When Your Spouse Isn’t a Member
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“When Your Spouse Isn’t a Member,” Ensign, Mar. 1990, 30

Strengthening Marriage

When Your Spouse Isn’t a Member

Is your husband or wife not a member of the Church? If so, take heart! You’re not alone. Many others, including ourselves, have felt your loneliness and frustration. Although the ideal would be for both spouses to be committed members of the Church, many of us find ourselves in a different situation.

Kristin was born into the Church and then married a nonmember. Susan was already married when she joined the Church—without her husband. We’ve probably felt many of the same emotions you’ve felt in this situation.

We have found it helpful to realize that others are dealing successfully with these circumstances: They are remaining active, fulfilling callings, attending church meetings, and raising their children to be active Latter-day Saints. Here are some ideas from our twenty-one collective years of experience in “part-member” marriages:

Feeling Alone

Kristin: “The first time I felt totally alone—isolated by the fact that my husband is not a member of the Church—was the day our first baby was blessed. Shortly before the meeting began, the ward clerk handed me a small card to fill out. Most of the questions were routine, but one made my heart leap to my throat: Had my baby been ‘born in [the] covenant’?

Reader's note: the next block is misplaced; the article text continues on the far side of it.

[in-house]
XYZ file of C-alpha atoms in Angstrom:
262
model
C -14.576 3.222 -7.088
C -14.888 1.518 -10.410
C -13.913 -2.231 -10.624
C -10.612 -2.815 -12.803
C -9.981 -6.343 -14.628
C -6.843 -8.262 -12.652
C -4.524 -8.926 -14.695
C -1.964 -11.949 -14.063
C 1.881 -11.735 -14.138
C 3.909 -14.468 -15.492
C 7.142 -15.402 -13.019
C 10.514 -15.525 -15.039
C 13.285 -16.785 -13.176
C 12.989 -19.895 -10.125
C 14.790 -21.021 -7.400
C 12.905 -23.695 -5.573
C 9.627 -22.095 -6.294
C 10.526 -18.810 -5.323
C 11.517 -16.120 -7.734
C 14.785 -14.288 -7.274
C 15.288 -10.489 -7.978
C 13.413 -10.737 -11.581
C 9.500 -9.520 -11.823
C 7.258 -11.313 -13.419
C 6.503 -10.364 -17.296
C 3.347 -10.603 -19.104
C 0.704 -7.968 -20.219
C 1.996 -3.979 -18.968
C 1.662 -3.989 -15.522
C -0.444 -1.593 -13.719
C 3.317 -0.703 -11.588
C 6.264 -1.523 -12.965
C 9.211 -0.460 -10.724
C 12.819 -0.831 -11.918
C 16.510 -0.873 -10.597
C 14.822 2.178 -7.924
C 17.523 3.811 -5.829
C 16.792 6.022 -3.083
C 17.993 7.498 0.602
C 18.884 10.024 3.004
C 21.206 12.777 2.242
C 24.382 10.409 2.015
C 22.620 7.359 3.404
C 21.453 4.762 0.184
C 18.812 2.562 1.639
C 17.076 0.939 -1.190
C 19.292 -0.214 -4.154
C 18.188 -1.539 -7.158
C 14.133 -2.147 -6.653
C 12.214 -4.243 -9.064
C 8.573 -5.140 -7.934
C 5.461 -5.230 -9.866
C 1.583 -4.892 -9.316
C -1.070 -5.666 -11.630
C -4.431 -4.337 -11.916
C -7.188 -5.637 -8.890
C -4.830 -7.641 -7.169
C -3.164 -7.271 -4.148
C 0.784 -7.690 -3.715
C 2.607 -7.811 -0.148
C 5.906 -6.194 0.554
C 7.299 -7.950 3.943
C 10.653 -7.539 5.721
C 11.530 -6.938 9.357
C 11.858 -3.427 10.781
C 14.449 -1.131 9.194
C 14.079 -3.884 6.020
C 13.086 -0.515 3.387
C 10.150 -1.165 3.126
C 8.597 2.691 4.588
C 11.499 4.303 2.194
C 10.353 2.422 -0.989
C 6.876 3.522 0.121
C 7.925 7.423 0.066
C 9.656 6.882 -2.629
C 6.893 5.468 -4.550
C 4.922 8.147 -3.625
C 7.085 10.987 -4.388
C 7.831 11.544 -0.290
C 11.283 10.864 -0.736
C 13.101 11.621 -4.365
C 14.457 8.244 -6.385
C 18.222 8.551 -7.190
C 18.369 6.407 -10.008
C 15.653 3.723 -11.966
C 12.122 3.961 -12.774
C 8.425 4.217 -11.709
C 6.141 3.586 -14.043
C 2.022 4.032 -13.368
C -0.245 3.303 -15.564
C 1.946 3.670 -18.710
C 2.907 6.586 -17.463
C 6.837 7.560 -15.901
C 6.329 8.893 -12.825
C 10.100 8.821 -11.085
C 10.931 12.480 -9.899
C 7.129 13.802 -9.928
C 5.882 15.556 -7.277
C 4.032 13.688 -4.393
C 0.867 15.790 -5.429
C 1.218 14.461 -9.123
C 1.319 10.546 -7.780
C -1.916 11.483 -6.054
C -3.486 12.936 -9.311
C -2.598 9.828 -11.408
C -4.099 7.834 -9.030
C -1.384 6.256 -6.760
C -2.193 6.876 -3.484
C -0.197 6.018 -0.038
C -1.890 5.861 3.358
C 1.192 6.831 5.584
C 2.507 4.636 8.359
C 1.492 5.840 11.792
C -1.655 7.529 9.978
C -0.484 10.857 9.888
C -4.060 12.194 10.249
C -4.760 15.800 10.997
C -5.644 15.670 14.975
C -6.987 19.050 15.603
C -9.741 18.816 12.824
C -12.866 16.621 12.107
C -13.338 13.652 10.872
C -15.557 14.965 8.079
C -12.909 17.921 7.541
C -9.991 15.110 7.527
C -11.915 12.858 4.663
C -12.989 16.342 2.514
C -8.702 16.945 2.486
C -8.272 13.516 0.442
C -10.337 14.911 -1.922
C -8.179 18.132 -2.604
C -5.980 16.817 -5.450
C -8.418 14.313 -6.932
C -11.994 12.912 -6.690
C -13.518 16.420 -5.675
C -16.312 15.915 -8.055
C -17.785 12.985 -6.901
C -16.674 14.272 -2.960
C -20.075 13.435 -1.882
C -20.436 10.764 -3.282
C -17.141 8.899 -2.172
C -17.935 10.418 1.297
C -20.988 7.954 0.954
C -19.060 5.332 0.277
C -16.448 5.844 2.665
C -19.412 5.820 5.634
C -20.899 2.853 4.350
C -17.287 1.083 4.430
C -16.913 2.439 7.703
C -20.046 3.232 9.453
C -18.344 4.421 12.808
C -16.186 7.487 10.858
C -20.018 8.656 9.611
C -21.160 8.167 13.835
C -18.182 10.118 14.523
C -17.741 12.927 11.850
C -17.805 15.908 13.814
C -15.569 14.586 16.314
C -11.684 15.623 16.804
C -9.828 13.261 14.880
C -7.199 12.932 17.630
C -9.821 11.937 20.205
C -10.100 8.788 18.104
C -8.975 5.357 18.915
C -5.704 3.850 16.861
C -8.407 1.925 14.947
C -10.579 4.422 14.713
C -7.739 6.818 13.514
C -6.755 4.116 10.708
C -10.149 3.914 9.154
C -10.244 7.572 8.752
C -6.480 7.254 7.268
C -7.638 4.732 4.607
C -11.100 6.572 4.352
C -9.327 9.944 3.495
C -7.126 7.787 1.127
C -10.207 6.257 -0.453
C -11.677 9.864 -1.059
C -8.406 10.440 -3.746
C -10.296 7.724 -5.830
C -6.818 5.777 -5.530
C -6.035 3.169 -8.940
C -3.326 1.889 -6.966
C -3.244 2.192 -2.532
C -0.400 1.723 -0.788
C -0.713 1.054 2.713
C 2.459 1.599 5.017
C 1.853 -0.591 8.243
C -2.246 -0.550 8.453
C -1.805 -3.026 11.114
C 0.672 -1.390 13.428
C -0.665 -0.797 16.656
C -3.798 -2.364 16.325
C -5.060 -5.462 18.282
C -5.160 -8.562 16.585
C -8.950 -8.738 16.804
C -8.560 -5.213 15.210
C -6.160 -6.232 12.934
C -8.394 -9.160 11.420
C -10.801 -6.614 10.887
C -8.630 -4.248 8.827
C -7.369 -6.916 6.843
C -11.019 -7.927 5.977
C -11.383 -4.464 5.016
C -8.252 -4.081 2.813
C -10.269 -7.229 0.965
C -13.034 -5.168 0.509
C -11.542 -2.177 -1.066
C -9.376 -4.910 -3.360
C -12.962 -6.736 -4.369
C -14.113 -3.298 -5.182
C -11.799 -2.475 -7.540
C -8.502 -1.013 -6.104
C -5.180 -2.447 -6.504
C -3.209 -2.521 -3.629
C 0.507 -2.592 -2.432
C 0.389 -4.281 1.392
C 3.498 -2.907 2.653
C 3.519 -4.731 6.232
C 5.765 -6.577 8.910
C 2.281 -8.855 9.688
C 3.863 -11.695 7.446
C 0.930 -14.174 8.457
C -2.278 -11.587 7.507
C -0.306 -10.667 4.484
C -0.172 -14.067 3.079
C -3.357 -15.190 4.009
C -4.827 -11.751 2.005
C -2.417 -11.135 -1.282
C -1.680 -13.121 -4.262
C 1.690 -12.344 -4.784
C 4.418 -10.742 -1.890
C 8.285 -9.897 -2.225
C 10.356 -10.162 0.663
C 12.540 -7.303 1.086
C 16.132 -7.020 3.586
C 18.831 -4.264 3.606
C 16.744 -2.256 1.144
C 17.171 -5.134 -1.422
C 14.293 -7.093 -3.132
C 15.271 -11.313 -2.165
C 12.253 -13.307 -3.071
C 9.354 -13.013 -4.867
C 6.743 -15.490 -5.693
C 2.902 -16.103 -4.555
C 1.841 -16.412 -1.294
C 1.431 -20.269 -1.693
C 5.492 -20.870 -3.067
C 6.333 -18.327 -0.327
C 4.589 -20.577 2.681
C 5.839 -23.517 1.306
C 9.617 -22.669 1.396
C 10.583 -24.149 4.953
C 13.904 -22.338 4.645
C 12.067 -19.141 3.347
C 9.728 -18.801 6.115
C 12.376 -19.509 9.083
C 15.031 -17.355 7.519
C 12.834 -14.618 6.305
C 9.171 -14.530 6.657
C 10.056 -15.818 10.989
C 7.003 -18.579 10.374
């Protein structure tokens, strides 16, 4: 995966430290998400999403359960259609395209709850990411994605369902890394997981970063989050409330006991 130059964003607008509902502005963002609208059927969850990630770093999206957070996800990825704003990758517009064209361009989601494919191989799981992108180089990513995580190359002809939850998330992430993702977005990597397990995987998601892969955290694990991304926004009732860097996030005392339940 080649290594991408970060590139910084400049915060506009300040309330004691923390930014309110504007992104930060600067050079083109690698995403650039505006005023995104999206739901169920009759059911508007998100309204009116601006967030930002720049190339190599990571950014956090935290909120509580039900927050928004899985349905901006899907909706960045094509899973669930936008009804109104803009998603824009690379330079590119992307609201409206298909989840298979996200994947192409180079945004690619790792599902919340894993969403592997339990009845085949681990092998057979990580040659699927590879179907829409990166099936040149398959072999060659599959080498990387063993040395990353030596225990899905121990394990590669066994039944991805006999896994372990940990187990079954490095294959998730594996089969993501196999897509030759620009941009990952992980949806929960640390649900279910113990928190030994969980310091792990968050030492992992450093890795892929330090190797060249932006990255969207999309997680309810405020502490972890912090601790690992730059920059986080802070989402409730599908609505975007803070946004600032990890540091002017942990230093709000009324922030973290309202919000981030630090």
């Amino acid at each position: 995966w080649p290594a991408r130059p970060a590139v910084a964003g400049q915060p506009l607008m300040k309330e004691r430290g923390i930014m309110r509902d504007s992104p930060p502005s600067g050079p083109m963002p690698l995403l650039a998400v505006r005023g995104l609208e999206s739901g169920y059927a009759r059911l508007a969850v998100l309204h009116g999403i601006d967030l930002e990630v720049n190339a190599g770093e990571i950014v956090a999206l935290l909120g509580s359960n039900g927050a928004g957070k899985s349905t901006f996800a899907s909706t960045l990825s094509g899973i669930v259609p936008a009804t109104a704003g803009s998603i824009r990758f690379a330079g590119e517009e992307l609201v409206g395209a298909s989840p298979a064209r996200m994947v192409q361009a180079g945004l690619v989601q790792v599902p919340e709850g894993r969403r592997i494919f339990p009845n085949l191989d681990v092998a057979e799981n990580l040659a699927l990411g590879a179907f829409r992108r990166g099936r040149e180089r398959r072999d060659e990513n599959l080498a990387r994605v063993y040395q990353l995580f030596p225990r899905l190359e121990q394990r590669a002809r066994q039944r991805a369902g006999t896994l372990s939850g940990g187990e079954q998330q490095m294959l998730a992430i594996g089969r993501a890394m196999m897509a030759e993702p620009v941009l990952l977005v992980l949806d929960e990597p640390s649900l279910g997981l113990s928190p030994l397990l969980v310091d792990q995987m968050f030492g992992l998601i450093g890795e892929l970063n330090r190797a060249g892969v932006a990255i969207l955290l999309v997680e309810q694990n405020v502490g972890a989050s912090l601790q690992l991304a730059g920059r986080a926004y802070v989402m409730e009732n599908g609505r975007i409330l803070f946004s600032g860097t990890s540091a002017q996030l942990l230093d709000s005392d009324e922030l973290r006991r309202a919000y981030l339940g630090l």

“Suddenly all my faith, activity, and service in the Church seemed painfully inadequate. I had failed, it seemed—failed myself and my innocent child. I have never felt so empty as when I checked the small box that said ‘no.’”

A Matter of Agency

Susan: “For a while, any contact Tim had with the Church was very stressful for me. I was constantly praying that someone would say the thing that would open his eyes and that no one would do or say anything that would offend him.

“Five years passed before I finally realized that during my own trip down the road of Church investigation, no one had smoothed out every bump or homogenized every personality for my benefit. There had been rough spots here and there; but through it all, I had retained my agency. When I decided to be baptized, I did so because I knew through prayer and study that the Church was true.

“Now I have accepted the fact that my husband is capable of making the same mature investigation of the Church whenever he is ready.”

Through years of prayer and study, we have come to understand that we are not responsible for our husbands’ conversions. Agency is a basic God-given right. The Lord told Joseph Smith, “Here is wisdom, and let every man choose for himself.” (D&C 37:4.) We cannot force another to accept the gospel. The fact is, many of us will never see our spouses join the Church. But we must continue to follow what we know to be true. We will not be held accountable for their salvation, but we will be held accountable for our own actions—how brightly we let our own light shine. Understanding this truth has relieved us of a great burden; in a very real way it has set us free to find contentment, joy, and growth in our part-member marriages.